I stumbled upon this Turk's Cap Lily and had to snag up a photo. I don't see many on the trail and I just couldn't pass up the opportunity to take the flower home with me while still leaving it where it was.
I snapped a few photos of the flowers and then proceeded along my merry way.
Shortly after I stumbled onto a blackberry patch. The berries were actually ripe so I decided to have myself a snack. It was at this point I accepted the fact that I was not going to encounter the others again on this trip.
So I decided to keep the snails pace I had going and just absorb as much of the area around me as I could.
You know, that "hike your own hike" thing.
As I traveled the sky seemed as though it had it's own agenda...
It seemed as though everywhere around me was raining except for where I was. Go figure.
As time went on I slowly made my way to Seven Springs Ski Resort. It was also at this time the sky decided to open up. So with that I had a choice.
Keep traveling in the rain or duck for cover and head to the resort for a snack....
Well my stomach overpowered all thought processing at this point and time.
Now before ya ask...
Yes I ate the whole thing myself and sucked down some kind of blue flavored Mountain Dew(picture cookie monster during a feeding frenzy.)
I am personally surprised I didn't eat the box as well.
All of that cheese, grease, and sugar was quite a shock to my system...
...and I didn't regret it for 1 stinking minute. :p
Around the time I finished digesting "all of which that clogs arteries" the rain subsided.
So when my stomach finally stopped making odd noises(think creaking noise of an old pirate ship) I once again donned Big Blue, grabbed my poles, and continued on my way.
It was at this time that I noticed something odd with my poles. I couldn't collapse them. I could turn the shafts but they wouldn't unlock.
Oh well, what could I do? At least they were bound up in the opened position which meant I could still use them.
(For more on that situation please see the update to my review here.)
Seven Springs is very quiet this time of year.
So I passed through the ski resort area, and made my way around the large pond at the top of the ridge. I eventually made my way to one of my favorite watering holes on the trail(for obvious reasons, read the sign.)
So I performed the grueling task of filling my bladder and bottle directly from the water source. This was such a cantankerous task.
(I find it much simpler to just pull out the old filter.... Okay, nevermind, no I don't. This is about as easy as it gets.)
So I topped off all of my water levels and continued plodding along on my way.
I once again came across another brightly colored growth along the trail.
Shortly after that I came to one of the many rock staircases on the trail. These are alot of fun in the winter.
It was at this time I once again encountered a friend that I had earlier conversations with on the trail.
I swear this lil guy is related to Usain Bolt. Regardless of how slow he seems to move when I see him he always manages to overtake me when I am not paying attention.
He is a sneaky lil guy. :)
As I continued on my way I made it to my next destination, Grindle Ridge.
I got there fairly early in the day and had dinner. Shortly afterwards I hung my "raccoon & rodent bag."
I then set camp for the evening and spent the remainder of the day being lazy and listening to all that was going on around me.
Well as the night progressed my songs of nature were interrupted by a cover band that had an unrelenting desire to sing Hootie and the Blowfish songs... badly.
I was fairly close to the sporting range and they must have had some type of shindig going on.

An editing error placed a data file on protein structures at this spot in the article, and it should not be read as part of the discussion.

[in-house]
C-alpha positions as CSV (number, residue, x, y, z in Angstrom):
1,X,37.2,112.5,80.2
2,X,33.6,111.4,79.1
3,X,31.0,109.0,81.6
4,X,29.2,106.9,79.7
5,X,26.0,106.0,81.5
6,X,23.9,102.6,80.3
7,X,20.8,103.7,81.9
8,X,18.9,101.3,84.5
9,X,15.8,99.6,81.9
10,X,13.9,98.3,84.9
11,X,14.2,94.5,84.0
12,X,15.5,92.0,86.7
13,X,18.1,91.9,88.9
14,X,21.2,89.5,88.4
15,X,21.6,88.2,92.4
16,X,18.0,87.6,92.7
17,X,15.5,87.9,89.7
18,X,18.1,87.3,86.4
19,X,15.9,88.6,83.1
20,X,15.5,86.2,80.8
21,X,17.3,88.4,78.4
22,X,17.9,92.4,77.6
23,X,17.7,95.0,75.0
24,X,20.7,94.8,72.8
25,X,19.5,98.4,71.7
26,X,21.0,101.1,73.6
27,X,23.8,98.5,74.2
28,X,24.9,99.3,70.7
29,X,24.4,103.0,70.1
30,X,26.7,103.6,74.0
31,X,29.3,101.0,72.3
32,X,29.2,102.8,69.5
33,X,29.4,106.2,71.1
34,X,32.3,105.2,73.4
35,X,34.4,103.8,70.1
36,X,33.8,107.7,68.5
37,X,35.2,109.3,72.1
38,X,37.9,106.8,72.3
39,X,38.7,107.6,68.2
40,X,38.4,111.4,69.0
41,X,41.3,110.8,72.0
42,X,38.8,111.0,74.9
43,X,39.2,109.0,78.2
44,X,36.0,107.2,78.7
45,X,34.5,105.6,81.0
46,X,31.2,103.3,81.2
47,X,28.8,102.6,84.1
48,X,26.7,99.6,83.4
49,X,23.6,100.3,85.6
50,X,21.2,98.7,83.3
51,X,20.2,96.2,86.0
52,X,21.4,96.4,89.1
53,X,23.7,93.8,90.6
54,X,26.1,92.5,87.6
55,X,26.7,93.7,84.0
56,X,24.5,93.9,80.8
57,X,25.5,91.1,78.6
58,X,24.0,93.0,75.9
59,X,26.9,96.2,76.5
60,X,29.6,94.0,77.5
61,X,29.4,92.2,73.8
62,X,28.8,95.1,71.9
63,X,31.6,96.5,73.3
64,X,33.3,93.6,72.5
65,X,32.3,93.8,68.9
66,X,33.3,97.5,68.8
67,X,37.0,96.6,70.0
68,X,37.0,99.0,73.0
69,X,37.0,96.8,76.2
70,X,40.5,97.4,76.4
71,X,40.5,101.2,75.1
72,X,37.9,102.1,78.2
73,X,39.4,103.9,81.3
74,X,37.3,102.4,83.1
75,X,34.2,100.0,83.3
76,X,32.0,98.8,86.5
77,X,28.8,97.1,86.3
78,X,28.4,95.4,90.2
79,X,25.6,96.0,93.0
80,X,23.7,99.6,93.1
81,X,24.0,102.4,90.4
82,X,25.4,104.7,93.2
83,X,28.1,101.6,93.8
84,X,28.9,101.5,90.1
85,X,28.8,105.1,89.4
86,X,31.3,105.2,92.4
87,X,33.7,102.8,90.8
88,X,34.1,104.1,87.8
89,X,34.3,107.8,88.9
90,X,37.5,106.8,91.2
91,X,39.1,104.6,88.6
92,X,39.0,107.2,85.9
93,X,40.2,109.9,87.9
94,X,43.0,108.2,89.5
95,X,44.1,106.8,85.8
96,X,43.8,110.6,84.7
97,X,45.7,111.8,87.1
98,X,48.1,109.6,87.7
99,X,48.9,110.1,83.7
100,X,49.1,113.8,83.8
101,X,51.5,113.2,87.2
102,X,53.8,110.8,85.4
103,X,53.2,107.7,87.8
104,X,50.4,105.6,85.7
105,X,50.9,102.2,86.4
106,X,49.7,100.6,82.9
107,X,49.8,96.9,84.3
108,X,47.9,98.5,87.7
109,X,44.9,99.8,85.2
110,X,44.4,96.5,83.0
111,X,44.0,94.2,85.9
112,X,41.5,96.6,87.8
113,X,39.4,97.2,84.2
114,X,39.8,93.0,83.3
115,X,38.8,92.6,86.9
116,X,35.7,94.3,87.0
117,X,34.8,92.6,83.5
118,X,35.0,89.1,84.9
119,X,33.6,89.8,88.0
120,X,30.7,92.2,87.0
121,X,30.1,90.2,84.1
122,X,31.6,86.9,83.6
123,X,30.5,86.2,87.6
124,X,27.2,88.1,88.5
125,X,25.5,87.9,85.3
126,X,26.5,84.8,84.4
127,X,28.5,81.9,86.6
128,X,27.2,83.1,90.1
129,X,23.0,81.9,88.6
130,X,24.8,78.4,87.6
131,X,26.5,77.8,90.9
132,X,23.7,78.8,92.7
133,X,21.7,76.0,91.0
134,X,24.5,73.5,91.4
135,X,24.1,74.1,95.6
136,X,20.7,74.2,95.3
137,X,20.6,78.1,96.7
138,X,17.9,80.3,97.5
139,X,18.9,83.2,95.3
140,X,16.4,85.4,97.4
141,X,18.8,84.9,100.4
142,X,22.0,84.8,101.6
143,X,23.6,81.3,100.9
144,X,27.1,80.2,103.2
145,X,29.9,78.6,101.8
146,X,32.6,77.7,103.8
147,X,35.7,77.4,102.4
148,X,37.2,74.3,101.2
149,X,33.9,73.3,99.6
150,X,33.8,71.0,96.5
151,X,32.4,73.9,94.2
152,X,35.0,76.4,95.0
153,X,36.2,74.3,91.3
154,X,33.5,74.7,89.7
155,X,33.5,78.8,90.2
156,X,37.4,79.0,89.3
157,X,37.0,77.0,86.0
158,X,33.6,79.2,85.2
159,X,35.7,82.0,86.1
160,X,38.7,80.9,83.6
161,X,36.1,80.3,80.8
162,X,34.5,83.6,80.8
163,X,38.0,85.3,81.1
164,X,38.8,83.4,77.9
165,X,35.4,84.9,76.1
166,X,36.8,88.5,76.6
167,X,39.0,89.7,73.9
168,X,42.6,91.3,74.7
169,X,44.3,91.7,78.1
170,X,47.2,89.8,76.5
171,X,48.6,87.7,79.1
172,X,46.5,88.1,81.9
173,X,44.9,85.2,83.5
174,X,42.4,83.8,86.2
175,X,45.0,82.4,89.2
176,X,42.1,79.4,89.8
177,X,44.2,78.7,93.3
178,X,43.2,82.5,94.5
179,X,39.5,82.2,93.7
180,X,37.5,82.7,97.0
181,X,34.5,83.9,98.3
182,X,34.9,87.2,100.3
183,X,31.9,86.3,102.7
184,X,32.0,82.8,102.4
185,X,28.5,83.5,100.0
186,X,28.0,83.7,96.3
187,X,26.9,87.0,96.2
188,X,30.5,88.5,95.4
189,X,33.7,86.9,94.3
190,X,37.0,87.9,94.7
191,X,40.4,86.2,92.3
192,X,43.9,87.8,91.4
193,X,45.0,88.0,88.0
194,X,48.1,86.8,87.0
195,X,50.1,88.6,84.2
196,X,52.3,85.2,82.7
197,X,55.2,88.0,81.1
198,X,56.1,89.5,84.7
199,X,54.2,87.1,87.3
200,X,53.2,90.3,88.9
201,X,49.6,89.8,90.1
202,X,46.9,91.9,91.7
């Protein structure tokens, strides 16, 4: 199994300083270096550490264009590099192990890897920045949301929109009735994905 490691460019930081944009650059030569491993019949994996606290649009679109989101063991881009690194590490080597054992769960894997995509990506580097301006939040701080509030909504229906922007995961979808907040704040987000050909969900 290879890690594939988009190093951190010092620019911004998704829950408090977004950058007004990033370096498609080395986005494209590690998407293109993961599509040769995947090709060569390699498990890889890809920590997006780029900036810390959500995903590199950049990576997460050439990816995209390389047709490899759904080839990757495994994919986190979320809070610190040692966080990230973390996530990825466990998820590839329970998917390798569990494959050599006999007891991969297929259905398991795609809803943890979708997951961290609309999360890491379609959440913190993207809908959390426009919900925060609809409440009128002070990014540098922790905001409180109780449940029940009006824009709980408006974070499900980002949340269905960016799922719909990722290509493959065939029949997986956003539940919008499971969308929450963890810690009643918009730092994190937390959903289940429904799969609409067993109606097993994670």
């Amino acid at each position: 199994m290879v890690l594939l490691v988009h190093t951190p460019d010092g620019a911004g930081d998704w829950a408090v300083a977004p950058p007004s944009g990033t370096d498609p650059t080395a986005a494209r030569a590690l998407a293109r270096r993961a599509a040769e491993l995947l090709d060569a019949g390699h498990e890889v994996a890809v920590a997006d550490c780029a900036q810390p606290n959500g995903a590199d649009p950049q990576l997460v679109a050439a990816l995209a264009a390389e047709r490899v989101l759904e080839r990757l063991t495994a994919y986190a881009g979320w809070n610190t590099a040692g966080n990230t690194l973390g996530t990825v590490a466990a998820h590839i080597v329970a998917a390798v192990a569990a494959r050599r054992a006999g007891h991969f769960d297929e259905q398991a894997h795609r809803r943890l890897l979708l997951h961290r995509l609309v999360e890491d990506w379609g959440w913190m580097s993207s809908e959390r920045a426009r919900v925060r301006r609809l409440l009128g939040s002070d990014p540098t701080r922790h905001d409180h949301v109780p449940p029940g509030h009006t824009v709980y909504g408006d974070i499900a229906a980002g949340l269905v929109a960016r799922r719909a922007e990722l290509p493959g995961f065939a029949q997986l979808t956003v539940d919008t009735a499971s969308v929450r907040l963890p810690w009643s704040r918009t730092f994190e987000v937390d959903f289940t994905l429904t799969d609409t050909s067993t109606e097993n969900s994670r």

Needless to say the "music" was force fed down my gullet well into the evening/morning hours.
The next morning I was woken to the familiar sound of gunfire.
Ahhhh, things are back to normal.
I still couldn't get those blasted Hootie songs out of my head though.
Anywho, I fed my face, retrieved my bear bag, packed up, and got on my way.
As I was travelling I came to a familiar area that consisted of many rock slots.
As always Big Blue attempted to take advantage of the opportunity and convinced me that this was a really good spot to take a break.
After a bit of r & r I got back to covering small chunks of ground at a snails pace. It didn't take me very long to find another on trail snack.
After another "feeding" I made my way towards rt653. If you look to your immediate left(sobo,) you will see the Dietz Cemetery.
Many of the markers in this cemetery are early 1800s(some maybe older, I never really looked.)
Shortly after you cross rt653(around a mile give or take) I came to the rt653 shelter area.
I once again made camp.
After I made camp I went through the ritual of feeding my face and then hanging my bear bag for the evening.
Now on this trip I was hammering on Hilleberg's new 3 season offering the Anjan 2 for review here at Trailspace.
This was also around the time that I realized I would be resorting to shelters for the remainder of my trip due to incoming storms.
(For more info on that check out the review/click on the blue wording above, I linked the review to it.)
Needless to say it pretty much stormed(rain, lightning, & wind) throughout the course of the entire evening off and on.
So I made it through the evening(somewhat damp) and woke up to clear skies the next morning. As I typically do I decided to explore the area for hidden treasures.
Immediately I noticed that prior to my arrival there was heavy machinery present in the area. There were tire tracks all over the place.
The next thing I noticed there were quite a few trees missing. My initial thought was that they were making room for more tents but after I gave that a bit of thought I kinda nixed that idea because I don't know many that would want to set camp so close to the men's & women's facilities.
Maybe it was an issue with invasive beetles, maybe the trees got hammered by a storm.... I dunno.
Nevertheless it looked like crap to me and really had a negative impact on the area.
I just shook my head and went about my business exploring.
I then headed over to shelter no.5 which I had reserved for the evening and had a seat. The entrance of the shelter faces in the opposite direction of the timbered out area that got my blood boiling so the view was much easier on the ol' eyes.